A new study by Deloitte recommends road user pricing as an effective approach to deal with the gridlocked traffic facing many communities in the US.
An Urban Mobility Report estimated that in the US in 2007, congestion caused 4.2 billion hours of travel delay and 2.9 billion gallons of wasted fuel, at a total cost of $78.2bn.
The Deloitte study recommends the implementation of road user pricing to help reduce congestion, raise necessary funds for infrastructure improvements and reduce the environmental impact of congested roads.
The National Conference of State Legislatures (NCSL) estimates that approximately 18% of the more than 912,000 miles of America's roads and highways are in poor or mediocre condition, and approximately 27% of the nearly 594,000 US bridges are structurally deficient or functionally obsolete.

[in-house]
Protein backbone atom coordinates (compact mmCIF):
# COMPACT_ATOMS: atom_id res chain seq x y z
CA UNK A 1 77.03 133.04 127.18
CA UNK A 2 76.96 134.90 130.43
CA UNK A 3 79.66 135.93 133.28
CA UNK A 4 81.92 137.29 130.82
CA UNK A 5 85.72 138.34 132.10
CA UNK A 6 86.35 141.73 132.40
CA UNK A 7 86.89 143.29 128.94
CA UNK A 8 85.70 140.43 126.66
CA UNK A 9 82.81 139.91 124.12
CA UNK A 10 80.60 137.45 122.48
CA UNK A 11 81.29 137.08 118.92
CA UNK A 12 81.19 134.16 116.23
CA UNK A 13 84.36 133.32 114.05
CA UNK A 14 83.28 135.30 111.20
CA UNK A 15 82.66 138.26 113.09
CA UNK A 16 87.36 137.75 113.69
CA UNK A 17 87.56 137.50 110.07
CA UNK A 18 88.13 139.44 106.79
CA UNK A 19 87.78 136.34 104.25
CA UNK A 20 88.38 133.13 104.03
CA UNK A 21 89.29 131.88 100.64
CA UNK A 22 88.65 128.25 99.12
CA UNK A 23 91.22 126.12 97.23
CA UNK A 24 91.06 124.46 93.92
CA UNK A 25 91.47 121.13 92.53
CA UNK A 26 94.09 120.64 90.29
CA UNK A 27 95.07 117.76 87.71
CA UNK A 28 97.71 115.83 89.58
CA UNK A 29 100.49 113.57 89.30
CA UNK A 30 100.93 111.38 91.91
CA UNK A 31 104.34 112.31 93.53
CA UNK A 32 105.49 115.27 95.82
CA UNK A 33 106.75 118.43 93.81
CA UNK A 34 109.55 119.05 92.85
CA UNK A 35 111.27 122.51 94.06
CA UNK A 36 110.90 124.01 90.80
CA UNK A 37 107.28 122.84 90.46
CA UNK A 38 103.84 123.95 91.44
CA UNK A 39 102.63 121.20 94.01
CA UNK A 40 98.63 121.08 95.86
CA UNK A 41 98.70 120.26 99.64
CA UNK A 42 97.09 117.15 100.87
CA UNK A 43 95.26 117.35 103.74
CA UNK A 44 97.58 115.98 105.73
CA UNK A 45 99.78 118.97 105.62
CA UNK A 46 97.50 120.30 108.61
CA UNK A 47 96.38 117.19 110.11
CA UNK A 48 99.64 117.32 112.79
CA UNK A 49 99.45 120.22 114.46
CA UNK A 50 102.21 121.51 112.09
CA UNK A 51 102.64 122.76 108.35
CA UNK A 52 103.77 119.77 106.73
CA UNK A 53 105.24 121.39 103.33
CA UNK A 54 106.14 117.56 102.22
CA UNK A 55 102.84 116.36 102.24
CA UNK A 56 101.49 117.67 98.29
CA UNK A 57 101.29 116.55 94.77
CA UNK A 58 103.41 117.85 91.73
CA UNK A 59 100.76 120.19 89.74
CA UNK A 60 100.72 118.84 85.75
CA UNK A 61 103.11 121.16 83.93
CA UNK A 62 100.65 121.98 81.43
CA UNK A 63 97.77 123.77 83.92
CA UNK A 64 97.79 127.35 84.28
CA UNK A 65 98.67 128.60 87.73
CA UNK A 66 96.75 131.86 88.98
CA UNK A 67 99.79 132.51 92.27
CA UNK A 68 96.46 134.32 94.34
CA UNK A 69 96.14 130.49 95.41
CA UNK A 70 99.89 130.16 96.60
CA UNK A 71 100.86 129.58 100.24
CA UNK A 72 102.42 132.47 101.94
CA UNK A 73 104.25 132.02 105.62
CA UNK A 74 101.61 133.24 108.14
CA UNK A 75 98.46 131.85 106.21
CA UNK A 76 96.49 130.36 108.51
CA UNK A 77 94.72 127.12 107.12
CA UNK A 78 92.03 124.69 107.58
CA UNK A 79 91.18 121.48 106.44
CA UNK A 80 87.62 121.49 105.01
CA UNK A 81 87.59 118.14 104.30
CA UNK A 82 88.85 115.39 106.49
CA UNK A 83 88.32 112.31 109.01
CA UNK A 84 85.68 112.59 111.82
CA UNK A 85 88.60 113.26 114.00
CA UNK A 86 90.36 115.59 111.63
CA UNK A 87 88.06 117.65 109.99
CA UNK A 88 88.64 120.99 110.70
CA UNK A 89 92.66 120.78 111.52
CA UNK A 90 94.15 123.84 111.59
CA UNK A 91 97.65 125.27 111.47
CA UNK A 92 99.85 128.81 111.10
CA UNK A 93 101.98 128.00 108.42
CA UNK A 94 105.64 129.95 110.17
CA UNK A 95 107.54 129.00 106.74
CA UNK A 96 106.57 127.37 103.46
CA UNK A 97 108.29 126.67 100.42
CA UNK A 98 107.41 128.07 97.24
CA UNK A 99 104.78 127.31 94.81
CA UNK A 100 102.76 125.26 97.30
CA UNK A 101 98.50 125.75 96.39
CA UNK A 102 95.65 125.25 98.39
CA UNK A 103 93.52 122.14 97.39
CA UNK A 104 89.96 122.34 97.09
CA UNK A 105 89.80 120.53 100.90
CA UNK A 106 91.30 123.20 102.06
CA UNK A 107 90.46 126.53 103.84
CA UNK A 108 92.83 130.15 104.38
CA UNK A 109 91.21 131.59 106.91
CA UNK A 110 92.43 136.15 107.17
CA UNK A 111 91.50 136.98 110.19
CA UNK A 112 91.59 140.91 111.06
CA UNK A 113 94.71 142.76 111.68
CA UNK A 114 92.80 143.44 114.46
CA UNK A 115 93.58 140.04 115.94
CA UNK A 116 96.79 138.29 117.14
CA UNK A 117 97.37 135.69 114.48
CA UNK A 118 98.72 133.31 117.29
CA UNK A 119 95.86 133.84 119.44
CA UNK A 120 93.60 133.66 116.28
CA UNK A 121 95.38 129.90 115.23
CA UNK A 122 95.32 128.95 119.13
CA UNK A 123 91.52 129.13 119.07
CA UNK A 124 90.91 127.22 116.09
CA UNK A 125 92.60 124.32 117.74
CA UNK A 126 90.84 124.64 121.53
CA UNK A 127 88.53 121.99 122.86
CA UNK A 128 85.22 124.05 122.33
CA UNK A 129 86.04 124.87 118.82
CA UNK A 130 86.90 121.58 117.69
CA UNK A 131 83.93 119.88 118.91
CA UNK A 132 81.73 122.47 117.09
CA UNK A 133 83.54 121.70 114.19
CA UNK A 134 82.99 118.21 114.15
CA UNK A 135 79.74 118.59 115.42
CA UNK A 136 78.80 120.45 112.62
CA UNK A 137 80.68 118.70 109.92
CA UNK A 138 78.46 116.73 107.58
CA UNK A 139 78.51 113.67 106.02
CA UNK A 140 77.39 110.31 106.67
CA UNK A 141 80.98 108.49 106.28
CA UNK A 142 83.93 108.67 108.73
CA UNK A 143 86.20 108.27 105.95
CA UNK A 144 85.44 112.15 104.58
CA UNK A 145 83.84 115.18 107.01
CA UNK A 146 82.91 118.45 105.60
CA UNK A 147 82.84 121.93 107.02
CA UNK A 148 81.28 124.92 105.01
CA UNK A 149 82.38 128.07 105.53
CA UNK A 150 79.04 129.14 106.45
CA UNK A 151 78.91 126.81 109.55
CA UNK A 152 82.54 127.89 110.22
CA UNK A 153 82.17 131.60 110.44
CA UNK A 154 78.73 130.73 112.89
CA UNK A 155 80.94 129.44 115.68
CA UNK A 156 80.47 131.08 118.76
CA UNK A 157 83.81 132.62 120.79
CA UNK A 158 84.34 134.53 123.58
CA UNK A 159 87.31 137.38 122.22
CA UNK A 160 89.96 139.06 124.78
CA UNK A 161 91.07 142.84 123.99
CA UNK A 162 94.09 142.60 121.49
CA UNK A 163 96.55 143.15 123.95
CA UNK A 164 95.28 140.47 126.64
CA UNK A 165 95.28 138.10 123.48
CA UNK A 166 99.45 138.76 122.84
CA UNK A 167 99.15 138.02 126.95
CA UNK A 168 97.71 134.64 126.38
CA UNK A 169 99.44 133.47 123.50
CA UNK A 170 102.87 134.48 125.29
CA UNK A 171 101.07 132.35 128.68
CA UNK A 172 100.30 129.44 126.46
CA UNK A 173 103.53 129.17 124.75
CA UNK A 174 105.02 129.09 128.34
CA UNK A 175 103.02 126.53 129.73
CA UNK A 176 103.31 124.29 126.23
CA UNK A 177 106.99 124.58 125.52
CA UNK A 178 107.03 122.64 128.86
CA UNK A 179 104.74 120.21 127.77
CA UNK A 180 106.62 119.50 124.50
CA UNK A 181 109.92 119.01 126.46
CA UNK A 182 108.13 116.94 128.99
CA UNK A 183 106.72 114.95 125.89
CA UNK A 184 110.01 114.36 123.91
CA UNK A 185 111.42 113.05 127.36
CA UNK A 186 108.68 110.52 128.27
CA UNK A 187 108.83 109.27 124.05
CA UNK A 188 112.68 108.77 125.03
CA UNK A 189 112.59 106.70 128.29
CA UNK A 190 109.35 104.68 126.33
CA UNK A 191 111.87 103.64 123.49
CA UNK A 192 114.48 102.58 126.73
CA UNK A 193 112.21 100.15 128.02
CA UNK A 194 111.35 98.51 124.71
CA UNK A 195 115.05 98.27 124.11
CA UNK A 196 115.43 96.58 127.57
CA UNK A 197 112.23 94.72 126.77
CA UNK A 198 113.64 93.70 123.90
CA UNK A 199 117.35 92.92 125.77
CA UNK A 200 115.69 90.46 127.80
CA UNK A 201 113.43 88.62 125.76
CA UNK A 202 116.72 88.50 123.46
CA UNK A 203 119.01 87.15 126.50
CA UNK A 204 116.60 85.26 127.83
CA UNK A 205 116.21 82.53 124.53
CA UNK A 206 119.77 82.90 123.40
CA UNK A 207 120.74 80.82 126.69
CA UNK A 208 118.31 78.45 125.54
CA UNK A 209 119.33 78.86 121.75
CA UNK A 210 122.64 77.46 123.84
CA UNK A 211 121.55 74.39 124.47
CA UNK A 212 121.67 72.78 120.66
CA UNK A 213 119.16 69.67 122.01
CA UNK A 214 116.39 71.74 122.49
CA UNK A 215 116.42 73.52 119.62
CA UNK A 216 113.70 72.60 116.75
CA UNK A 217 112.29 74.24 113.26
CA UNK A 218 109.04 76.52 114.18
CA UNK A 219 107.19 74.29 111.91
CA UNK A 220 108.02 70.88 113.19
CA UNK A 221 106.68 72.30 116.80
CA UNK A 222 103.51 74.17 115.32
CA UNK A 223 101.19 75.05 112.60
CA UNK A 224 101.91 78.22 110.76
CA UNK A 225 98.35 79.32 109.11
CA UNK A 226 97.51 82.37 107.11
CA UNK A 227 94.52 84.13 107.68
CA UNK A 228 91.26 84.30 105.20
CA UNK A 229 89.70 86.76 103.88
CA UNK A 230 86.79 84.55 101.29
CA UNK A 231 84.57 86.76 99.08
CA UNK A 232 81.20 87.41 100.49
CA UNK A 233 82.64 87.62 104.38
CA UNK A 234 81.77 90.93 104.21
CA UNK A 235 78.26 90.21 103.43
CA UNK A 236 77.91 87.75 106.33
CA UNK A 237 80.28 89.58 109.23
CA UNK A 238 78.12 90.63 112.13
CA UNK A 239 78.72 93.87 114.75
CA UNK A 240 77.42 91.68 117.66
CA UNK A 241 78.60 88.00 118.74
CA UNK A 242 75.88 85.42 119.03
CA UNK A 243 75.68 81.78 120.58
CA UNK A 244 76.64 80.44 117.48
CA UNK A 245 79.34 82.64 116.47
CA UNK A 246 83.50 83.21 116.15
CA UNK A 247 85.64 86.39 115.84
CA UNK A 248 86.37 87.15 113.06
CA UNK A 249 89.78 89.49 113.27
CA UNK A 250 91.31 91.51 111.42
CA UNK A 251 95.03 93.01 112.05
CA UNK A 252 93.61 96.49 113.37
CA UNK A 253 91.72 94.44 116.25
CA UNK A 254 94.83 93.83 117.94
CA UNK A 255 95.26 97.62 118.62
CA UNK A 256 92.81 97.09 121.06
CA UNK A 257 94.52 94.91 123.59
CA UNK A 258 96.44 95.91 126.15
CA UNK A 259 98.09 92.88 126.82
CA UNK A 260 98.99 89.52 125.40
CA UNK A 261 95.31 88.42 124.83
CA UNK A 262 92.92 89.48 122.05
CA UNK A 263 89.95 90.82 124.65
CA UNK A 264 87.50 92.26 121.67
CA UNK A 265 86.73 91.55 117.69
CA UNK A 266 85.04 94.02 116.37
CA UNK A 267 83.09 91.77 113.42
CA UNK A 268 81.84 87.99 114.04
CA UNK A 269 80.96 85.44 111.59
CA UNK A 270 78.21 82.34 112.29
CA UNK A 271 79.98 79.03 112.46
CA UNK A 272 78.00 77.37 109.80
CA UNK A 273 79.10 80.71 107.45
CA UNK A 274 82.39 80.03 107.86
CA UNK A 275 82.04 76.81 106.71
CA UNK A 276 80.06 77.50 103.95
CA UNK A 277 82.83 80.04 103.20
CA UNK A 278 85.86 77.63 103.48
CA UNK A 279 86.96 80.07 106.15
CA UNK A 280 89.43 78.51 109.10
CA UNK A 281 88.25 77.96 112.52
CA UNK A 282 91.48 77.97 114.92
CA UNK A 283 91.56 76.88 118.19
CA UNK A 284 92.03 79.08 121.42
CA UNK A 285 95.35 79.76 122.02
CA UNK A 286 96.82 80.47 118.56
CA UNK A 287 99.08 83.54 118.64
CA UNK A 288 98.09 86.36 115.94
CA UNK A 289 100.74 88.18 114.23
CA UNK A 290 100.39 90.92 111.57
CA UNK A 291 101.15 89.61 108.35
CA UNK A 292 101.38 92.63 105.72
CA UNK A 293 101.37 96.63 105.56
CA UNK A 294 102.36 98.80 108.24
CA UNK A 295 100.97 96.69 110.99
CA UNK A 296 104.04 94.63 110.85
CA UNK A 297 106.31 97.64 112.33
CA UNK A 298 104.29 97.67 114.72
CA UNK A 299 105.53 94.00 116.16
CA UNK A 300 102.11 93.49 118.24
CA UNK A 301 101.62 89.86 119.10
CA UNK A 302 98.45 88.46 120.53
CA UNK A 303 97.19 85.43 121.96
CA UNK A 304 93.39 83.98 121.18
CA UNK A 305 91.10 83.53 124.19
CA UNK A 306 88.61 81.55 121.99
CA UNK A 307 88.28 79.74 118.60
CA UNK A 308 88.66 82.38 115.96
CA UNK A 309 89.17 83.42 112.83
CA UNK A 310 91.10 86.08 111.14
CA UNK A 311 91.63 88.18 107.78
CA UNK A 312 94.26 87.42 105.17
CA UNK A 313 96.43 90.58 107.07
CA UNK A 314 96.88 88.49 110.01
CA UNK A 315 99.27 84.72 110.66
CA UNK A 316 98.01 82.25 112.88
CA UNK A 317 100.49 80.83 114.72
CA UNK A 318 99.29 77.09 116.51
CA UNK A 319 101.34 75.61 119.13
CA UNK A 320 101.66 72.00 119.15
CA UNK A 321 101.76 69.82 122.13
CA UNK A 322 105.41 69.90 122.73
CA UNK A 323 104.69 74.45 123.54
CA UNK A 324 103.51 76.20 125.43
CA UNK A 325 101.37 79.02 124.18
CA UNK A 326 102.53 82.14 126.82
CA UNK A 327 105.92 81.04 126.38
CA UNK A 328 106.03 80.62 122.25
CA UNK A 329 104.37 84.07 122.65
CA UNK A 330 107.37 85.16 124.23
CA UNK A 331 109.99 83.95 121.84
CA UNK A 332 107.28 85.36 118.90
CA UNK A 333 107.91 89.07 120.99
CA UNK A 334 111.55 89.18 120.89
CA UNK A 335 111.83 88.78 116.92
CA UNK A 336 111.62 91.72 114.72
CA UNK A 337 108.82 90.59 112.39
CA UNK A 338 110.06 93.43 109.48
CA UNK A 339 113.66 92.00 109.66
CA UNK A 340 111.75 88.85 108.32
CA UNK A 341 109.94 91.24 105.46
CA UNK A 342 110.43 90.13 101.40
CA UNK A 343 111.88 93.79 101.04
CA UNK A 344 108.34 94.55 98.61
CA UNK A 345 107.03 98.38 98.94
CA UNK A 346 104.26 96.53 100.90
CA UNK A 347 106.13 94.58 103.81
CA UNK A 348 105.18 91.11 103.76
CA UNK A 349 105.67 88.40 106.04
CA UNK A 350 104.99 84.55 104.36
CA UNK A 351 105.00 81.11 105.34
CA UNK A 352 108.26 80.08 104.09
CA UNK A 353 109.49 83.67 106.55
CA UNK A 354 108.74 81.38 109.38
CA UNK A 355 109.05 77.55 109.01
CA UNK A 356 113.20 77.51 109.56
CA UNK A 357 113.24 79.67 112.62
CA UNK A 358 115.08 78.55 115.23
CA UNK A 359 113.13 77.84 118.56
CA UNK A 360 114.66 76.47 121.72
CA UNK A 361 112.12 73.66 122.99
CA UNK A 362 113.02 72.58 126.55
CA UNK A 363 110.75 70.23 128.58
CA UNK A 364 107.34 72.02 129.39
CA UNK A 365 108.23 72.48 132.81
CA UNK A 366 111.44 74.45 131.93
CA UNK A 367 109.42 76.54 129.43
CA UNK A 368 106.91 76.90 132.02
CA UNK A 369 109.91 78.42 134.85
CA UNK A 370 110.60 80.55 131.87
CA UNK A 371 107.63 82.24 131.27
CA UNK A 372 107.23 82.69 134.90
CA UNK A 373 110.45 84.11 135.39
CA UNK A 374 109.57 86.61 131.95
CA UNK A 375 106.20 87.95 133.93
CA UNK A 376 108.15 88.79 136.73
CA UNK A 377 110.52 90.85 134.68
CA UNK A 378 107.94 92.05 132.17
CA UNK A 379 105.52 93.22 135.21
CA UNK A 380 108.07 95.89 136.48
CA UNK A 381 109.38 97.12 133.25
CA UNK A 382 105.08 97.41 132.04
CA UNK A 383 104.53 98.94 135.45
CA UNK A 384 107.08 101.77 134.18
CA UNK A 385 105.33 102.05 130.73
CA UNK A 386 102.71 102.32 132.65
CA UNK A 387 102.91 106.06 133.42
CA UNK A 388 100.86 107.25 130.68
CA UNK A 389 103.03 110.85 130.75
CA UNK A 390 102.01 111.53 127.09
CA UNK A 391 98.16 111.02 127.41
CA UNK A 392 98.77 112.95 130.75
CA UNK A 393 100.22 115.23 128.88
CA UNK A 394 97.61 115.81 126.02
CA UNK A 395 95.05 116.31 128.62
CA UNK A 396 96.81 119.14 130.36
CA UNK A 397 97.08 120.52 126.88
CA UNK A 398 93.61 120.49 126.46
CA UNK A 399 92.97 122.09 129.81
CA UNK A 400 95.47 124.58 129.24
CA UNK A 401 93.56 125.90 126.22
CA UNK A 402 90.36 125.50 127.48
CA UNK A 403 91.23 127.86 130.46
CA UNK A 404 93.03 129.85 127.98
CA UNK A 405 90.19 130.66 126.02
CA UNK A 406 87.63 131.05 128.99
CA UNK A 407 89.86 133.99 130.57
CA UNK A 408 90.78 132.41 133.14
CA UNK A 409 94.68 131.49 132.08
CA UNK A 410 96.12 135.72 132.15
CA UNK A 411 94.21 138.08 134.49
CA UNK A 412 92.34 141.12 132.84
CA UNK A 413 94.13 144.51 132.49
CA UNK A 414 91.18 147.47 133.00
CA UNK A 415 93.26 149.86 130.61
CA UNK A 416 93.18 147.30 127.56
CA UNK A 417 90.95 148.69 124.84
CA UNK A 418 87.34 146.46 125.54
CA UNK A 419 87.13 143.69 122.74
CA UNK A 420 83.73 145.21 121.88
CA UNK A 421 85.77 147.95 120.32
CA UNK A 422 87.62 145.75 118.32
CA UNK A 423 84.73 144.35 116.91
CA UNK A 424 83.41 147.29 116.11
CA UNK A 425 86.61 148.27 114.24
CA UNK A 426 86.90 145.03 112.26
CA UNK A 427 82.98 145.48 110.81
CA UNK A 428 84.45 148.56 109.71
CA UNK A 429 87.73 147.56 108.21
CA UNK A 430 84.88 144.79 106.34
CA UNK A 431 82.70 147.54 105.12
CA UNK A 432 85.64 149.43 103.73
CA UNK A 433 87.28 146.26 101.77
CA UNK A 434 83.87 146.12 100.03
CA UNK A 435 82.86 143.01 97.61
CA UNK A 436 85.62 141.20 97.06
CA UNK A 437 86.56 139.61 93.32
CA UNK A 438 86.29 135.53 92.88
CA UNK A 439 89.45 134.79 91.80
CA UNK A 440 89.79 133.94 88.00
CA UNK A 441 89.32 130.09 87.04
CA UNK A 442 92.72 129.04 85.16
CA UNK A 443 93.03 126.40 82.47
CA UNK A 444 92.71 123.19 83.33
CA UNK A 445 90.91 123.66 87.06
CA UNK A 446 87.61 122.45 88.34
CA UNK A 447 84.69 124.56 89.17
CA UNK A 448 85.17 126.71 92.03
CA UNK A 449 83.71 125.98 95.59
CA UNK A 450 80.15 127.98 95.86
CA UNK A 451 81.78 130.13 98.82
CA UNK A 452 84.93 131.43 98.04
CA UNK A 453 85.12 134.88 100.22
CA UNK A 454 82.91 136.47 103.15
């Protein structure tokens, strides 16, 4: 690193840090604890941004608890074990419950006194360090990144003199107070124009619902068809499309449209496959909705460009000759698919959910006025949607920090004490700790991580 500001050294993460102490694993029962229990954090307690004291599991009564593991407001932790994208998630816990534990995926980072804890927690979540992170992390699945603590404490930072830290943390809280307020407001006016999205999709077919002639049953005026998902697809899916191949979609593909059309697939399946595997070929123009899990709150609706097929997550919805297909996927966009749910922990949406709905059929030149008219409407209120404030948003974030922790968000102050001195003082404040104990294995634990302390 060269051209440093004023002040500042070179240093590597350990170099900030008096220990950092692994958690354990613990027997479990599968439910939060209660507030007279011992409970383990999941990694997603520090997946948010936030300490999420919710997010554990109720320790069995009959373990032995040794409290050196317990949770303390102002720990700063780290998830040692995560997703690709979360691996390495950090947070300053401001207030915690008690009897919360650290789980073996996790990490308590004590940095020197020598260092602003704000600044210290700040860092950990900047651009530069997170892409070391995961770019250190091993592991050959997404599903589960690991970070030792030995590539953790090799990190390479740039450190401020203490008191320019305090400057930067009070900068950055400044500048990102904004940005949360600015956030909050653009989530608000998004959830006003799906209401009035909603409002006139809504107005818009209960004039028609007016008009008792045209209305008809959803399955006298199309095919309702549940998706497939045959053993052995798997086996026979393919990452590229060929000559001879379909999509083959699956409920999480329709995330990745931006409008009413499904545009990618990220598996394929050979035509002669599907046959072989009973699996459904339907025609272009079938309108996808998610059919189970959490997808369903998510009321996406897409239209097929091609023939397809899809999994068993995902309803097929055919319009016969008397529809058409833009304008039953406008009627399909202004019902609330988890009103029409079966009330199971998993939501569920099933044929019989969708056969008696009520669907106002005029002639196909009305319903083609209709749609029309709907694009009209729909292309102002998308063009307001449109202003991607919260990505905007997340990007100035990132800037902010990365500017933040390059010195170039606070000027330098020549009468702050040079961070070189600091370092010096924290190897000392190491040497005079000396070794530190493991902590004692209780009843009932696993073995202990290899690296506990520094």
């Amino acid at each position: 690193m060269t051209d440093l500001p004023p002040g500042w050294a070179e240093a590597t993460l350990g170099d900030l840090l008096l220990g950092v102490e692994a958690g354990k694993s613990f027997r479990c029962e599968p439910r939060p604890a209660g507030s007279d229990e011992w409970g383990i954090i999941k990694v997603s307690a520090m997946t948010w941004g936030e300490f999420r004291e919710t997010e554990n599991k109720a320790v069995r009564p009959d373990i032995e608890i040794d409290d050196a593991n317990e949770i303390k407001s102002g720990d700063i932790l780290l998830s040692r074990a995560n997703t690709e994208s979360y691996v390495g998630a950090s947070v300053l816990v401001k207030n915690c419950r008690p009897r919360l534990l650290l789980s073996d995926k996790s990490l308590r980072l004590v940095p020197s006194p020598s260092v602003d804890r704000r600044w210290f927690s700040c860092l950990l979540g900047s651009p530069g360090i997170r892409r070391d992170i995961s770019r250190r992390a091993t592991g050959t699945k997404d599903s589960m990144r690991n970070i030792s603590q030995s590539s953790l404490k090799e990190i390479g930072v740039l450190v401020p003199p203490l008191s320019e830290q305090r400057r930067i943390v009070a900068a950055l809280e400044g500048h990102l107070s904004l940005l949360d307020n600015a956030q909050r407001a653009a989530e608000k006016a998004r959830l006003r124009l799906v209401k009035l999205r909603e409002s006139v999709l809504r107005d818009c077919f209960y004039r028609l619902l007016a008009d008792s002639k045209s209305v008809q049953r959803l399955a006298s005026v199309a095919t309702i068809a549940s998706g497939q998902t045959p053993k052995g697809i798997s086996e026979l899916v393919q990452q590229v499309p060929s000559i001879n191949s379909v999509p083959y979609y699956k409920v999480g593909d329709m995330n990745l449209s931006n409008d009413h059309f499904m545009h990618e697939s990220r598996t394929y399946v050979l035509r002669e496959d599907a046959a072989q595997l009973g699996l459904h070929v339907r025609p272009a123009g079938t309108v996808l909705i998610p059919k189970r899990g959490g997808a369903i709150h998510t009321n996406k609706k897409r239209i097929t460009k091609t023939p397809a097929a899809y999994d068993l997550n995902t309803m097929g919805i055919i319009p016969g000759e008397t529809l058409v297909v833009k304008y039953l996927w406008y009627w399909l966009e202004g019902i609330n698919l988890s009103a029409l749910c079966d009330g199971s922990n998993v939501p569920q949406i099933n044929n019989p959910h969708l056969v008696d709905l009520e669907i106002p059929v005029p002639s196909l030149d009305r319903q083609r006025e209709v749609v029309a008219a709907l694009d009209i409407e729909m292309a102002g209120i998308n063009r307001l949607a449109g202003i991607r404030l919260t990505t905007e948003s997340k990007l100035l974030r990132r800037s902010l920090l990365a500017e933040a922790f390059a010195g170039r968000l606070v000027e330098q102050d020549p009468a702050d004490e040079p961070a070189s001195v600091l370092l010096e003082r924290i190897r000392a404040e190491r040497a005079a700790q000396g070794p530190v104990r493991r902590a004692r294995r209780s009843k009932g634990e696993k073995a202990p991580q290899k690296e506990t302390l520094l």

Public sector transportation industry leader for Deloitte, Vince Loose said that road user pricing is a very practical way to address our congestion problems.
"Charging drivers for road use can be a win-win-win: it can help reduce congestion, raise money for transportation infrastructure and improve the environment," Loose said.
There are several different ways of implementing road user pricing, including pricing on a single corridor, pricing areas within dense urban environments during peak travel and developing variable pricing for parking.
The Deloitte study highlights key factors that must be considered when selecting a road user pricing programme: Market willingness to adopt new schemes, existing legislative or legal frameworks, available technology and the possibility of developing supplemental programmes to pricing, such as improved public transit or alternative commuting.
The US Department of Transportation has strongly promoted the implementation of road user pricing in recent years and has implemented programmes such as the Urban Partnership Agreement and Congestion Reduction Demonstration Program to encourage jurisdictions to consider road user pricing.
By Daniel Garrun